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Tuesday, March 3, 2015

Intel's New Chip Line Could Give Cheap Smartphones a Big Boost

As reported by WiredThe arrival of new mobile processors rarely qualifies as big news. But Intel’s latest family of chips, announced at Mobile World Congress today, are both powerful and cheap, and are sure to drive the industry trend of high-capability, low-cost smartphones to even greater extremes.

The Atom X3, X5 and X7 processors will show up in a wide range of 2015’s smartphones and tablets. The processor family is arranged much like its desktop Core “i” line, with the X3 being the lowest end of the bunch. The X3 is Intel’s previously announced Project SoFIA (“Smart or Feature phone with Intel Architecture”). It’s a cheap, entry-level system-on-a-chip with either a 3G or 4G LTE modem, Bluetooth, and x86 architecture-based application processors.

This chip is notable because it could enable much more capable phone hardware at the $50 price point, which will be a huge boon to smartphone adoption in developing nations. More than 20 device manufacturers have signed on to incorporate this chip into their hardware designs.  The first devices incorporating the Atom X3 chip (in a dual-core 3G variety) will arrive this quarter, while quad-core 3G and LTE versions will arrive by the end of the first half of the year.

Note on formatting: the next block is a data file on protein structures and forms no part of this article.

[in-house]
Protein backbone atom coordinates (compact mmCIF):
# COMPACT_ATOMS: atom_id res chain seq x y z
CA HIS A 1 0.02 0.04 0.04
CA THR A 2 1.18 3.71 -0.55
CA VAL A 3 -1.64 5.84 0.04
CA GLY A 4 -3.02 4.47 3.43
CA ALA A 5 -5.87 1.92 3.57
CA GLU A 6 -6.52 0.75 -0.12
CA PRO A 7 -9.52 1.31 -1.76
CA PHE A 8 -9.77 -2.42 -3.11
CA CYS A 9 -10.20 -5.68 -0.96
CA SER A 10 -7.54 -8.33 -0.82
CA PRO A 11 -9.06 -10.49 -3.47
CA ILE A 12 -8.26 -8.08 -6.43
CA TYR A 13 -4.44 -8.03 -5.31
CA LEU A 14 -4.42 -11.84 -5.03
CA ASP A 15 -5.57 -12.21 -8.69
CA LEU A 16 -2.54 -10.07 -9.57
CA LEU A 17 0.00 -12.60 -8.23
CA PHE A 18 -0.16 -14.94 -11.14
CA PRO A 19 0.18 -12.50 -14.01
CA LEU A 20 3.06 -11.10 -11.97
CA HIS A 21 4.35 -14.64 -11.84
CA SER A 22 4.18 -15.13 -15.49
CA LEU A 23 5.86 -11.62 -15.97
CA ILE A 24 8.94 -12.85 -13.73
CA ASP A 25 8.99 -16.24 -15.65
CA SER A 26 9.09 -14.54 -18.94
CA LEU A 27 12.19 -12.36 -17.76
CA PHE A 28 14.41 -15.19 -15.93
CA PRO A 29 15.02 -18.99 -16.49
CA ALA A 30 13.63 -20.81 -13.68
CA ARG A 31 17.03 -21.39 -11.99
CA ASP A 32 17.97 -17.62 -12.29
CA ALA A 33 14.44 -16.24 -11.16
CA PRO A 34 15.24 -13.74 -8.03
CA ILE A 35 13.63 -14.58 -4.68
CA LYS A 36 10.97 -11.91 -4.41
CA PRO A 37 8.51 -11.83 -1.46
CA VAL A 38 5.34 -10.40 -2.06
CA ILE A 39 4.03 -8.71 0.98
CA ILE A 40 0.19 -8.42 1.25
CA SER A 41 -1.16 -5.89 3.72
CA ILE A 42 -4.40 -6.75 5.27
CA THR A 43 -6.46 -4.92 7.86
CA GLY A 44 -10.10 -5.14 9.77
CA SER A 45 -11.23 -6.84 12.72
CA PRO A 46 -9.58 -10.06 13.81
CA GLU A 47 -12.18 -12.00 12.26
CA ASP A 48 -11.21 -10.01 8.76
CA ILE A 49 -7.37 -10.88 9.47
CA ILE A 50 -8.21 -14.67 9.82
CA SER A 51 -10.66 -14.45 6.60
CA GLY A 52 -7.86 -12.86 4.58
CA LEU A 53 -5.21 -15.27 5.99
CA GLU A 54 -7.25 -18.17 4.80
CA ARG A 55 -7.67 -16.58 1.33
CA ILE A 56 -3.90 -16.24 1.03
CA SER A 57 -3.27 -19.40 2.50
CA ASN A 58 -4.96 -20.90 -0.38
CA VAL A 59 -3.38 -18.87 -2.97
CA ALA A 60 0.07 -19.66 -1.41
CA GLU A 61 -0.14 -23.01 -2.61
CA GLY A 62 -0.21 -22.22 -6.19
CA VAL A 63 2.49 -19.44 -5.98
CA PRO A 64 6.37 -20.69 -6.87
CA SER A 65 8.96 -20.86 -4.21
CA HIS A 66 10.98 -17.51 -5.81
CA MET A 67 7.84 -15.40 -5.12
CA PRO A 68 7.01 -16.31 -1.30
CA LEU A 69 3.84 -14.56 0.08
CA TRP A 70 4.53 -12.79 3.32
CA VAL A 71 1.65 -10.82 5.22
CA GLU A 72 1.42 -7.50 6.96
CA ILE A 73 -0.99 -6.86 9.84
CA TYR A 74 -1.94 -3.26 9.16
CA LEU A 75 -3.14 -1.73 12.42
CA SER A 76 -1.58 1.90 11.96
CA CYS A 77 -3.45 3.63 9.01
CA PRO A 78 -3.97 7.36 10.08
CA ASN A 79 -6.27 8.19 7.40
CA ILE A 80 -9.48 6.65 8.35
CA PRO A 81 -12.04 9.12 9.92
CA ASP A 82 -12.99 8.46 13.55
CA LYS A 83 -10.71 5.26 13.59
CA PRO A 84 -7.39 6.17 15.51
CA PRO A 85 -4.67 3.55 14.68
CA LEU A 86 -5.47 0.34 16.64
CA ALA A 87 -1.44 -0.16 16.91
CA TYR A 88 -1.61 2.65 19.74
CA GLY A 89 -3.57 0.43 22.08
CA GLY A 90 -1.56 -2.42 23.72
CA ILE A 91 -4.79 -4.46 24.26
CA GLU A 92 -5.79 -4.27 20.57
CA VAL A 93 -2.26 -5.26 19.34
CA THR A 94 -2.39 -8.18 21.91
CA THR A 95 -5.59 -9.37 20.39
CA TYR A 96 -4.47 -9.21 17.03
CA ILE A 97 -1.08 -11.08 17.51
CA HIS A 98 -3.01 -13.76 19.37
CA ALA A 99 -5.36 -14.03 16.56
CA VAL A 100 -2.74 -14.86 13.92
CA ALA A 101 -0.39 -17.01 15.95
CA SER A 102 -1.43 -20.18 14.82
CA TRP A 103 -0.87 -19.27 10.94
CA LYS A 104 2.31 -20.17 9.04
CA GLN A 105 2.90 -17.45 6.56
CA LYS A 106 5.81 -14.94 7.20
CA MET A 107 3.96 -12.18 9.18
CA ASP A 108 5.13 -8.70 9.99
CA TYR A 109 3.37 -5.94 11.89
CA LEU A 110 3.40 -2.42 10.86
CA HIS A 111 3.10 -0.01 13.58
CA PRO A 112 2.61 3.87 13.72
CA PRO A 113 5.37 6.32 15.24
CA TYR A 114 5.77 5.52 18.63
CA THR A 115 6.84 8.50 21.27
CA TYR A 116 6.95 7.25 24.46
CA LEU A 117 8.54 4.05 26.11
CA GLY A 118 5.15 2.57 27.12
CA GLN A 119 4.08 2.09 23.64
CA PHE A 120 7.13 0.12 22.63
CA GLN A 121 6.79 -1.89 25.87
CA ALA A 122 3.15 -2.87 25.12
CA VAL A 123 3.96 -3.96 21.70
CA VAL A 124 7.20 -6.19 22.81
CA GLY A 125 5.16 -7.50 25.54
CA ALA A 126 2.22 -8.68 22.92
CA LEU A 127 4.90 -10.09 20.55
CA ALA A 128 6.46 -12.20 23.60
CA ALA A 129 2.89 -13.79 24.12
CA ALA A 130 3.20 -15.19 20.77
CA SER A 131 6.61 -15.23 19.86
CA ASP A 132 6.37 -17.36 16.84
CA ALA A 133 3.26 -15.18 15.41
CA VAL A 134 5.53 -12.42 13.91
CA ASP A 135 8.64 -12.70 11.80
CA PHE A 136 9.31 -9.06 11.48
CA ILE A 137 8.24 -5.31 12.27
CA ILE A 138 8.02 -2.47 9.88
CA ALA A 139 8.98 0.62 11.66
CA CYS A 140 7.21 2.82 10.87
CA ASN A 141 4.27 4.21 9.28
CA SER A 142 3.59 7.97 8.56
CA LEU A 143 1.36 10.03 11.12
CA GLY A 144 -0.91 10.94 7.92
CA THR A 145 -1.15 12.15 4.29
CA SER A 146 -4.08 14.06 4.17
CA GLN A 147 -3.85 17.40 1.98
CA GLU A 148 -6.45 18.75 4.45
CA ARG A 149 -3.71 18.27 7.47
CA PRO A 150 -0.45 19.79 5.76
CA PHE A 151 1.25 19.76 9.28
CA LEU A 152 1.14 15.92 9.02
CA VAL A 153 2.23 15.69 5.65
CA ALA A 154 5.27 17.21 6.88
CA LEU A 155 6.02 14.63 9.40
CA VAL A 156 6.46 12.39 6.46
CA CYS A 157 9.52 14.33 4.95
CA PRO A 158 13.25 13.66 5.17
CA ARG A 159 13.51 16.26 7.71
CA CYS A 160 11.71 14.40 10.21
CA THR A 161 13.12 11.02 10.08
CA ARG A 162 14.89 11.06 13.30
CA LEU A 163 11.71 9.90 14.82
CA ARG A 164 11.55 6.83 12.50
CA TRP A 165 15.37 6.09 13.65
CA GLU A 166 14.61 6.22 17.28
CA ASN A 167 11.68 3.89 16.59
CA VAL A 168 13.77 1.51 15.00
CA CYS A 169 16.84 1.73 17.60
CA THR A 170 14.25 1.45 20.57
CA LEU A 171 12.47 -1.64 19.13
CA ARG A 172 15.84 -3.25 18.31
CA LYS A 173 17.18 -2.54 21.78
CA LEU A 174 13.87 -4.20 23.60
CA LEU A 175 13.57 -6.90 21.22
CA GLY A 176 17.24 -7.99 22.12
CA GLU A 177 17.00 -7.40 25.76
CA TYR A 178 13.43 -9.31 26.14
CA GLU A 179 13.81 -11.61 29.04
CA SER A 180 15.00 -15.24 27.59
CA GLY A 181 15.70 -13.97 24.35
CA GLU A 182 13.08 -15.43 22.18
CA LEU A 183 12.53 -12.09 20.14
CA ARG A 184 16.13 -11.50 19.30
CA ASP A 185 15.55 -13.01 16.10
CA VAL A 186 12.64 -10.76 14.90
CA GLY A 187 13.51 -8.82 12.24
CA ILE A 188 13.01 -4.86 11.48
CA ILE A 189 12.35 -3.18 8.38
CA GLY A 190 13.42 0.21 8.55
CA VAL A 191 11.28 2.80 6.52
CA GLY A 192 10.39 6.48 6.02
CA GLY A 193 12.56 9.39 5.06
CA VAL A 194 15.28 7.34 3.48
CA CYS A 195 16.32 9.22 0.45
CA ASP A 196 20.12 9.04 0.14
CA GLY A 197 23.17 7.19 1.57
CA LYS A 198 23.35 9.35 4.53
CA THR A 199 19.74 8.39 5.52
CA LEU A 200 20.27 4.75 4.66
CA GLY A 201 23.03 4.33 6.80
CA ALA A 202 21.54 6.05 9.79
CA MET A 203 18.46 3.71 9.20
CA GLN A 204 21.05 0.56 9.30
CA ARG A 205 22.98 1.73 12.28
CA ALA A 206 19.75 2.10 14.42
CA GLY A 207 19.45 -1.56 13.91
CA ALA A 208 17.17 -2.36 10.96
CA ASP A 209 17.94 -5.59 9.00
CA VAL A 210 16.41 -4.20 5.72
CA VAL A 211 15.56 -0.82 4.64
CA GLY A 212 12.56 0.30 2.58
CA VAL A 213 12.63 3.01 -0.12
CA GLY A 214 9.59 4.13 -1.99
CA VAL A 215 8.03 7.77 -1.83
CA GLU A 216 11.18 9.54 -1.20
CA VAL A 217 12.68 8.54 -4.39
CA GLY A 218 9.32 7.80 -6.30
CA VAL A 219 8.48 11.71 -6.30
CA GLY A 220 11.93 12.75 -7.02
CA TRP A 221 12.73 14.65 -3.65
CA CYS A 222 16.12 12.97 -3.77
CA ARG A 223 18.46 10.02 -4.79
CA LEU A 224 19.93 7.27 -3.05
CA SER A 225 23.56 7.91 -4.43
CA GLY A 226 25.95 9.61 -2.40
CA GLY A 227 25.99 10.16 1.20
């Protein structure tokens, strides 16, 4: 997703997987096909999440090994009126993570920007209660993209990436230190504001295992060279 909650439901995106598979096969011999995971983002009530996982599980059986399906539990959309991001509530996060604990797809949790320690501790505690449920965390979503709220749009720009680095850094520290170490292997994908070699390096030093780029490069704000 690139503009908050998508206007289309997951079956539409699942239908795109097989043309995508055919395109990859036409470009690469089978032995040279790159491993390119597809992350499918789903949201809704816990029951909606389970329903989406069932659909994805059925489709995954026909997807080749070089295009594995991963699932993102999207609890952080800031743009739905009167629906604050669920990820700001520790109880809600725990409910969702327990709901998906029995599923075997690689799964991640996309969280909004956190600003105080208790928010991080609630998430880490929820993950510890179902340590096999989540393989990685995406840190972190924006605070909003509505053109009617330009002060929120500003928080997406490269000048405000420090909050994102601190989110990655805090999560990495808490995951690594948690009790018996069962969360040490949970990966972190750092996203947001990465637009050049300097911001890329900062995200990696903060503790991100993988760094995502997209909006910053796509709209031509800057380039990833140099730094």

The X5 and X7 series, meanwhile, are Intel’s mainstream and high-end mobile chipsets, and the first 14 nanometer SoCs for tablets. They have double the graphics capabilities of Intel’s previous-generation chips, without compromising battery life, and support features like Intel’s RealSense 3-D experience (which we checked out on the Dell Venue 8 7000 tablet) as well as its TrueKey face-recognition-based password authentication. You’ll find these two chips on Android and Windows tablets from Acer, Lenovo, Dell, HP, Asus, and Toshiba debuting during the first half of 2015.

Intel’s last hardware announcement for Mobile World Congress is a new LTE Advanced modem, the XMM 7360. This is the chip that connects you to your carrier’s wireless network, and with this one, Intel is promising more stable connections and faster speeds. Appearing in devices beginning the second half of the year, it’ll offer 450 Mbps down as well as something called carrier aggregation, which basically makes data usage more efficient, so users can get higher peak data rates.

You may wonder, with Intel’s huge focus on wearables in 2014, where the smartwatches at? Intel hasn’t forgotten about your wrist—company reps tell me we should expect more news on that front very soon.